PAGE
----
“Where there was a large point difference — presumably because one contestant was far superior to the other — colour had no effect on the outcome,” Barton said. “Where there was a small point difference, the effect of color was sufficient to tip the balance.”
In equally matched bouts, the preponderance of red wins was significant enough that it could not be attributed to chance, the anthropologists say. Hill and Barton found similar results in a review of the colours worn at the Euro 2004 international soccer tournament.
Red = Breakthrough
There is no doubt that David would have considered the science of red. He would perhaps have known that red, a primary colour and the first to emerge from infrared, is the hue that first strikes the eye and so has an extremely high impact. (This explains why it denotes “stop” in stop signs, brake lights and robots. Sir Giles Scott specifically chose red for the telephone box so it would be easy to spot).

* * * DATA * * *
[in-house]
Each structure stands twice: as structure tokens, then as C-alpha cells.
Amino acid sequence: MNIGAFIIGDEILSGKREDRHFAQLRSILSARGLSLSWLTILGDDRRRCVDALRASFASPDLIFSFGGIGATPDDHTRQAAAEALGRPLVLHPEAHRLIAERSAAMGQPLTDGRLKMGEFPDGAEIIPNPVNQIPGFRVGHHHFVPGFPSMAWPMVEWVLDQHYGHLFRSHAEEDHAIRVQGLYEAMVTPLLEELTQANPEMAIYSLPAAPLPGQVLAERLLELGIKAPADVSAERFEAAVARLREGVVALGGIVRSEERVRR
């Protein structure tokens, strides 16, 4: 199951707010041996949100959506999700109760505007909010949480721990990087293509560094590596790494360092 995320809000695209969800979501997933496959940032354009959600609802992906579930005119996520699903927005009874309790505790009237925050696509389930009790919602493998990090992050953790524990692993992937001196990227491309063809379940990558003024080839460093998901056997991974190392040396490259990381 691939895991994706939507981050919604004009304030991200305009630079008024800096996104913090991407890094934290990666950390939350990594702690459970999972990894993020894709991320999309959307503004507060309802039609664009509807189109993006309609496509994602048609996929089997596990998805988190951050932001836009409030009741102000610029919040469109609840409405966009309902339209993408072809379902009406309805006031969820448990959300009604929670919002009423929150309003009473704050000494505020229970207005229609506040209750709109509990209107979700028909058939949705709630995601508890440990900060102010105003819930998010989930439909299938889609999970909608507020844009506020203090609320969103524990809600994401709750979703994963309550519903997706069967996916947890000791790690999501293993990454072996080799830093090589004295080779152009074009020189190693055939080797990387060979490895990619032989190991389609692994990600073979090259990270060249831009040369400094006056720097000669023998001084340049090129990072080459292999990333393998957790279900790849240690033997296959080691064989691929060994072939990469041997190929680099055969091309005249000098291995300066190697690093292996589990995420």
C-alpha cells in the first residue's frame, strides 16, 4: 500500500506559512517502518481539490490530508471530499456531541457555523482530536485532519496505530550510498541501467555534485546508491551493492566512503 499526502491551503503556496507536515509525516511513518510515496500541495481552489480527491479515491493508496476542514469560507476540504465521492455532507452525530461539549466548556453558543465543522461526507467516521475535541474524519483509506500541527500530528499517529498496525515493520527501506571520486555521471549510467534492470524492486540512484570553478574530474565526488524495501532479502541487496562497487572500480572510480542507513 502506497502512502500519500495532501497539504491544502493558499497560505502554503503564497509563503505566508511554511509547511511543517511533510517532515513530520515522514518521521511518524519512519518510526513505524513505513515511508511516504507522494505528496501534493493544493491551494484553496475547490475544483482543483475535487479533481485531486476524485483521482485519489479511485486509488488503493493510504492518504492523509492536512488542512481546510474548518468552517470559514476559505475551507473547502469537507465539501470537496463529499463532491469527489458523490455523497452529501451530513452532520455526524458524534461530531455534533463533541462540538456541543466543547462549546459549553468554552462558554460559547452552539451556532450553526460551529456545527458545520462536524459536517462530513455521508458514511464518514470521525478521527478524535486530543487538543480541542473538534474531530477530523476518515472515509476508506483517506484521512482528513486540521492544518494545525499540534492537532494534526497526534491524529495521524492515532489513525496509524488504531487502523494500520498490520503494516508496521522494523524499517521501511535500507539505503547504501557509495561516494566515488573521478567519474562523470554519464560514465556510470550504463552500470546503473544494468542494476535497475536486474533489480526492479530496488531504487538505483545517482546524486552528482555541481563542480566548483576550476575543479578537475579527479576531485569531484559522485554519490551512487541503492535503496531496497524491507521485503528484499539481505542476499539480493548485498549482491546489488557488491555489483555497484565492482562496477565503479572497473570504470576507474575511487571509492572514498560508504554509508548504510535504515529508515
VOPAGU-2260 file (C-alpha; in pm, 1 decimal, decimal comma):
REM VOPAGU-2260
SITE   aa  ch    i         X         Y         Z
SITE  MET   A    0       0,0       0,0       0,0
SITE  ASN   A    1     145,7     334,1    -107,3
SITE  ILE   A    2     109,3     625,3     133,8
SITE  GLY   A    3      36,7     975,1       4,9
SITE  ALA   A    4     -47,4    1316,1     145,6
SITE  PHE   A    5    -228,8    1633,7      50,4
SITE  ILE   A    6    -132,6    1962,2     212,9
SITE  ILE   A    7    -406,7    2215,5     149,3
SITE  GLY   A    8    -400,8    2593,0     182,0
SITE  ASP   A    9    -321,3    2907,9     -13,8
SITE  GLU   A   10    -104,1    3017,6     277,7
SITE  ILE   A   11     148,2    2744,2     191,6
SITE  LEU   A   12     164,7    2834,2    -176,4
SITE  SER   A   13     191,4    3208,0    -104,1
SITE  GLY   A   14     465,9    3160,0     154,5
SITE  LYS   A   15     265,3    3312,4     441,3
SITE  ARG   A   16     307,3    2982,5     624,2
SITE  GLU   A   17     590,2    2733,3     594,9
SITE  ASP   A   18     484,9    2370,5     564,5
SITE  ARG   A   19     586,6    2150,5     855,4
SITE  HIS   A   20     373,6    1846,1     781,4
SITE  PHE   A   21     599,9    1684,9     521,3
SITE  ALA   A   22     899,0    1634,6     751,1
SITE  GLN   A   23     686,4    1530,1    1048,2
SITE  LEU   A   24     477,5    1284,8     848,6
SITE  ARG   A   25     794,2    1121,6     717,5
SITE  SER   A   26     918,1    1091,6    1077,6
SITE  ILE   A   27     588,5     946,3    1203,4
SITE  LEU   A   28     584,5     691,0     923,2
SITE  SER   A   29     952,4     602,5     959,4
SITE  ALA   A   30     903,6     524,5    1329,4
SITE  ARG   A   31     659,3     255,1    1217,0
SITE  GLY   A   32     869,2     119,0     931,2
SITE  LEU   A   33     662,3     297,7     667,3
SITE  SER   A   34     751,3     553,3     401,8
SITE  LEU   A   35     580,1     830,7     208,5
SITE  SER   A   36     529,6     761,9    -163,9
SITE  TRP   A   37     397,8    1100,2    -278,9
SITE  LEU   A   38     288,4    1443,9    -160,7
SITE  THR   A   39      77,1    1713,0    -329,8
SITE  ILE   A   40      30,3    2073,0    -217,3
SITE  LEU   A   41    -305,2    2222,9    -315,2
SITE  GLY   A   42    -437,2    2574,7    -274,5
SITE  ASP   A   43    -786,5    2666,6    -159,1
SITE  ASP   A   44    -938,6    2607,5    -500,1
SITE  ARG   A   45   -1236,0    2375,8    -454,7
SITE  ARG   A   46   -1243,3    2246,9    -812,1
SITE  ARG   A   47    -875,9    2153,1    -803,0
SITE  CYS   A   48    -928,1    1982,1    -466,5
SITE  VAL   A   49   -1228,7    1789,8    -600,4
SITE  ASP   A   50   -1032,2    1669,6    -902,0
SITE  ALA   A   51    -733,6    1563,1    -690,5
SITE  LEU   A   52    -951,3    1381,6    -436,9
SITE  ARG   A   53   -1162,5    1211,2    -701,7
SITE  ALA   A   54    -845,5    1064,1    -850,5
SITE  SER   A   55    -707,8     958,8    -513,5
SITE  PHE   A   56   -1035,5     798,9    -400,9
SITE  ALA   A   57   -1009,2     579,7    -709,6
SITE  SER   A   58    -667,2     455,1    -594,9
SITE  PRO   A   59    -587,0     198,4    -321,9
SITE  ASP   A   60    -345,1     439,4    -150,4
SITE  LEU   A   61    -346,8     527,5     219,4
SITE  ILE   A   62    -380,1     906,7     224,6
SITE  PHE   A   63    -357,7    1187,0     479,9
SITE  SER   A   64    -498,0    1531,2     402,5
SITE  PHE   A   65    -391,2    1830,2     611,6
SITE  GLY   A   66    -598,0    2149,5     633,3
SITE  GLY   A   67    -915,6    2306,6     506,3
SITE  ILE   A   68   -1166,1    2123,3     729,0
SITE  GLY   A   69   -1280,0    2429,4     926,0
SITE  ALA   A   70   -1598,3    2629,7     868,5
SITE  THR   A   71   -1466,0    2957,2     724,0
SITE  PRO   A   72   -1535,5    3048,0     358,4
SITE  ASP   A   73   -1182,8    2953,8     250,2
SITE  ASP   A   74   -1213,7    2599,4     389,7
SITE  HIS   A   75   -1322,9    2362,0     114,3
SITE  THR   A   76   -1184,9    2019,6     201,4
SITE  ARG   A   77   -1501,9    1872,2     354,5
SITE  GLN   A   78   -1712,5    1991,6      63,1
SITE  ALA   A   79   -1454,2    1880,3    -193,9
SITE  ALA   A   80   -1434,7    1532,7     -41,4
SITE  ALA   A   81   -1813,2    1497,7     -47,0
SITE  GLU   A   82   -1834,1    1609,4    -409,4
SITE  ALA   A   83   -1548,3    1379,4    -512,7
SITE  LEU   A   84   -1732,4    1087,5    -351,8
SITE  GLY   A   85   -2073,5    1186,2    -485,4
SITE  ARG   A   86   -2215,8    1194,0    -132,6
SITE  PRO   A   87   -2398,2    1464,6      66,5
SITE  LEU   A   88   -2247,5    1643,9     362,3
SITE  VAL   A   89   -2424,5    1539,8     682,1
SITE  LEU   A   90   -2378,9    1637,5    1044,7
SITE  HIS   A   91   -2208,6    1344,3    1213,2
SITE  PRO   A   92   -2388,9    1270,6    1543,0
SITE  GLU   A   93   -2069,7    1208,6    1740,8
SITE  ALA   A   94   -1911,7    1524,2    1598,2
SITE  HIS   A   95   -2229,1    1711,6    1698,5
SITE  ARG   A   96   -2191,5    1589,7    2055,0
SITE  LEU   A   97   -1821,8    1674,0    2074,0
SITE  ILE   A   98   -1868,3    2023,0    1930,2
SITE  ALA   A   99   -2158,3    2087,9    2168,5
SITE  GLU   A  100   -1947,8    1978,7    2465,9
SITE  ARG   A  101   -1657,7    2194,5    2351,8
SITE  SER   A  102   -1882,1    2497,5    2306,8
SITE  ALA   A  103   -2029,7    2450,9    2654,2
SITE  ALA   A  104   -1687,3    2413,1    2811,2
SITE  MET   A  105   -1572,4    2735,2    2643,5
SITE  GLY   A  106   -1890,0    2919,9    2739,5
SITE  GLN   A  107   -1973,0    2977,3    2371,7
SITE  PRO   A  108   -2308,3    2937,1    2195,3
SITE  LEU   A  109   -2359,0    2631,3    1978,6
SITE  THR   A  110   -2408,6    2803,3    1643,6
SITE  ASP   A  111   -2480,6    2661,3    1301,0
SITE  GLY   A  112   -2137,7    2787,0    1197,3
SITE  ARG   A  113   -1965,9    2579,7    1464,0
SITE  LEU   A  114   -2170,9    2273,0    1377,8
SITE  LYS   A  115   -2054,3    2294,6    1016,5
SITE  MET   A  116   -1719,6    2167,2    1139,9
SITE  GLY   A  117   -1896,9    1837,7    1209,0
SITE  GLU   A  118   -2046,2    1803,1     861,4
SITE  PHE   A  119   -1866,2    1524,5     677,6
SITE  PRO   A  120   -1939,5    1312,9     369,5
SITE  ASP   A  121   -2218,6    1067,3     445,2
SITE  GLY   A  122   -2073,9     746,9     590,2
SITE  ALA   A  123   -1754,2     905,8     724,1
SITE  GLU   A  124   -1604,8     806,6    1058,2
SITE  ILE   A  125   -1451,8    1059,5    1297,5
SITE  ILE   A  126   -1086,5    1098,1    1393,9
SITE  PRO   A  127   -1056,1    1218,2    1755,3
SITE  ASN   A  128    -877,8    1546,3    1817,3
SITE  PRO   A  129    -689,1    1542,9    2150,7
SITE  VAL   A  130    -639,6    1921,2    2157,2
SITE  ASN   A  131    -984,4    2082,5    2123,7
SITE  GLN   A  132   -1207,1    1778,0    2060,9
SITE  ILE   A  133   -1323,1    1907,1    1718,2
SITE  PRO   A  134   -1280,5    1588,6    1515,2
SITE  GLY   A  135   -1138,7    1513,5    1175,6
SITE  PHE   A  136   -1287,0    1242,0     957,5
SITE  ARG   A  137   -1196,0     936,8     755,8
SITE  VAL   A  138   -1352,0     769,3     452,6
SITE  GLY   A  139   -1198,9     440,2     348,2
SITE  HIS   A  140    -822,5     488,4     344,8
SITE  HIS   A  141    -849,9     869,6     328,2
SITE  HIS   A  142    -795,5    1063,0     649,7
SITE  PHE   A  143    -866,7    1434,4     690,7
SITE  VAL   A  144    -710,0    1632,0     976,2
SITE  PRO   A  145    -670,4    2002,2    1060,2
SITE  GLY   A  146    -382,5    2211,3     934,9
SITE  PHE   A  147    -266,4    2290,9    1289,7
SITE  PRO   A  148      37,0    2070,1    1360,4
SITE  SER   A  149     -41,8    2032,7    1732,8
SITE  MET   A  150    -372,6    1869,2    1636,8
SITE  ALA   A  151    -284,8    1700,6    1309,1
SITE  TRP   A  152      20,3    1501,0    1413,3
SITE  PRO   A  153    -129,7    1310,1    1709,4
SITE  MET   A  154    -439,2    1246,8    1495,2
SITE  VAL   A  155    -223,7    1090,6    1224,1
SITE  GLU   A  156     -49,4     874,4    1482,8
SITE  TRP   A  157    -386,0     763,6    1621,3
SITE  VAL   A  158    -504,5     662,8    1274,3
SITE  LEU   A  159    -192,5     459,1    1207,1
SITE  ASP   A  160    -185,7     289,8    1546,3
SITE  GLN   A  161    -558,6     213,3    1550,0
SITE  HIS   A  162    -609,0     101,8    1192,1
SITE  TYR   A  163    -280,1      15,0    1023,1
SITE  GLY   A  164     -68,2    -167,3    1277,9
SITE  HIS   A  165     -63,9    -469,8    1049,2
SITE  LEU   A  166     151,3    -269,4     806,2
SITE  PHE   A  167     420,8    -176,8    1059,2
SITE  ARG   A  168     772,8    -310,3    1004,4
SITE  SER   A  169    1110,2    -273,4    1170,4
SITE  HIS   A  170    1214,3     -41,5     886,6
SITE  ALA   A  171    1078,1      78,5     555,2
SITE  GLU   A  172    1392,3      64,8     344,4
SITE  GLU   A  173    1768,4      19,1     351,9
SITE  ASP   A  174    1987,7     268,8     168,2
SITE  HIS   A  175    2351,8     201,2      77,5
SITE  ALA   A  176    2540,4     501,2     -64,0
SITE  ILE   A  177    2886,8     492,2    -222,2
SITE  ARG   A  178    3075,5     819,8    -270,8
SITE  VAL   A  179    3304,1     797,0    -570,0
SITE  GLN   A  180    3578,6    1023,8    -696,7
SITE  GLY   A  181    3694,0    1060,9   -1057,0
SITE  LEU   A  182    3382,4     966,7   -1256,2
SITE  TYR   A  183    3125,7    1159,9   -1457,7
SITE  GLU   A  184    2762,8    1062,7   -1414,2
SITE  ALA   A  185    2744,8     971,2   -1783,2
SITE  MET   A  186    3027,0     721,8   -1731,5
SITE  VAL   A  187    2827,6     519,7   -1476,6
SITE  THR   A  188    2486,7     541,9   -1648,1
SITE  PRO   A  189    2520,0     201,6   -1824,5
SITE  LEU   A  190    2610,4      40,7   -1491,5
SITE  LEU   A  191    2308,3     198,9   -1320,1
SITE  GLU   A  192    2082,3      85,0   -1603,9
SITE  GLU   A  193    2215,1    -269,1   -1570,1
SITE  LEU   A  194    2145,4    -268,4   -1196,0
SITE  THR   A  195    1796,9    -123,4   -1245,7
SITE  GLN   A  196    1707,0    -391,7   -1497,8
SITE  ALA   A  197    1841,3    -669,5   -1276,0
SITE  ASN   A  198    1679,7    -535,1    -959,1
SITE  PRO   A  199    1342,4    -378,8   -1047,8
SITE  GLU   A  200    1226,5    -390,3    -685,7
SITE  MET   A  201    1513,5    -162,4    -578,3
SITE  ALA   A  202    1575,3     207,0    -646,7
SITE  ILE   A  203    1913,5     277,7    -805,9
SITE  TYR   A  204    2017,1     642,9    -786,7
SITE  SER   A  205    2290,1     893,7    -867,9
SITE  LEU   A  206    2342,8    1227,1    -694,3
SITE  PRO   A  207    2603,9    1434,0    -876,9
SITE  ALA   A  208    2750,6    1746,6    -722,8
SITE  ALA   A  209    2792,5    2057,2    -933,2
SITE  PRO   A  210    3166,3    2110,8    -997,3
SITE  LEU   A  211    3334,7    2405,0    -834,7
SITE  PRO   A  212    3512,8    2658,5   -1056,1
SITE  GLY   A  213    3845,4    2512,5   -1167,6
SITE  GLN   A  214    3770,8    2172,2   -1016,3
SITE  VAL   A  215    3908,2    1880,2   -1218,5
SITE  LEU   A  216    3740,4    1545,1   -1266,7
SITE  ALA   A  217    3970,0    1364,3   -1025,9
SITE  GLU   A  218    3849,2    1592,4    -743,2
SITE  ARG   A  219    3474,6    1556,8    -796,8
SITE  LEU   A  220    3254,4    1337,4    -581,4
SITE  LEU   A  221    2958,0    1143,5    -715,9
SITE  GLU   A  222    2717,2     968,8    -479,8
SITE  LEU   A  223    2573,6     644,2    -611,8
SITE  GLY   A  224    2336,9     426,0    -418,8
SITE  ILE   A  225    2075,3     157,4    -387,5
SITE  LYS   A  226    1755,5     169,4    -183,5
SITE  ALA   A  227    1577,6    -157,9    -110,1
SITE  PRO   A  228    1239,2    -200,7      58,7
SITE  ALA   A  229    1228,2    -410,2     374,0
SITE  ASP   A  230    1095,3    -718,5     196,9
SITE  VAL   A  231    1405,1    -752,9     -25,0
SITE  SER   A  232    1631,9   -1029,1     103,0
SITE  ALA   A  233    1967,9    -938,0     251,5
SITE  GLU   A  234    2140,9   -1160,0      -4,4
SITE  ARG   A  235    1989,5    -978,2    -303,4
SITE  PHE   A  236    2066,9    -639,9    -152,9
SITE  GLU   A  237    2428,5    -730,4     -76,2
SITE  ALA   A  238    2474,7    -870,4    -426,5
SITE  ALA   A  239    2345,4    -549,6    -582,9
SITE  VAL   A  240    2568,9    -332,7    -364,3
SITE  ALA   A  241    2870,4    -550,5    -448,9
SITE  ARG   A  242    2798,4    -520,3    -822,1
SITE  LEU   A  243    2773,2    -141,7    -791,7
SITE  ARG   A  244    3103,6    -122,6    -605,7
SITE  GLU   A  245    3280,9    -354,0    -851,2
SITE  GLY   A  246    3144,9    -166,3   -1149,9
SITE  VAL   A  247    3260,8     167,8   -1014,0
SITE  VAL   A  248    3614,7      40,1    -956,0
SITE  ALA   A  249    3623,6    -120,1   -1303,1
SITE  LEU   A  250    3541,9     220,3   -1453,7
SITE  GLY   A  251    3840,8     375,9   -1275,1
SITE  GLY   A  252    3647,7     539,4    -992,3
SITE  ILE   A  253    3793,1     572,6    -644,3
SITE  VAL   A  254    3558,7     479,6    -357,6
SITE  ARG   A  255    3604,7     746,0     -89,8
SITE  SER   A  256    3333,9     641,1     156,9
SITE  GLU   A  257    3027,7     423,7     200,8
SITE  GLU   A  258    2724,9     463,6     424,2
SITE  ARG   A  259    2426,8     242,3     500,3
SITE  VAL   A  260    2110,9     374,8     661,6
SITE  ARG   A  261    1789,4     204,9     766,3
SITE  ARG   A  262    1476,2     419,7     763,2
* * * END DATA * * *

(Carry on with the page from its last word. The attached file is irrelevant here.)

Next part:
Red, therefore, is the most breakthrough colour. No doubt this fact would have appealed to David.
Red = Risk
The expression “paint the town red” is said to date back to 1837 when the Marquis of Waterford and a group of friends ran riot in the town of Melton Mowbray, painting several buildings red.
Red is never safe. It is not a colour associated with the ordinary and everyday. It excites and energises.
Red signifies danger. It is commonly the colour of the firefighting profession. Red indicates extreme danger on Western colour-coded scales. There is no middle ground with red. It is not the colour of average; it is the colour of extremes – cupid and the devil.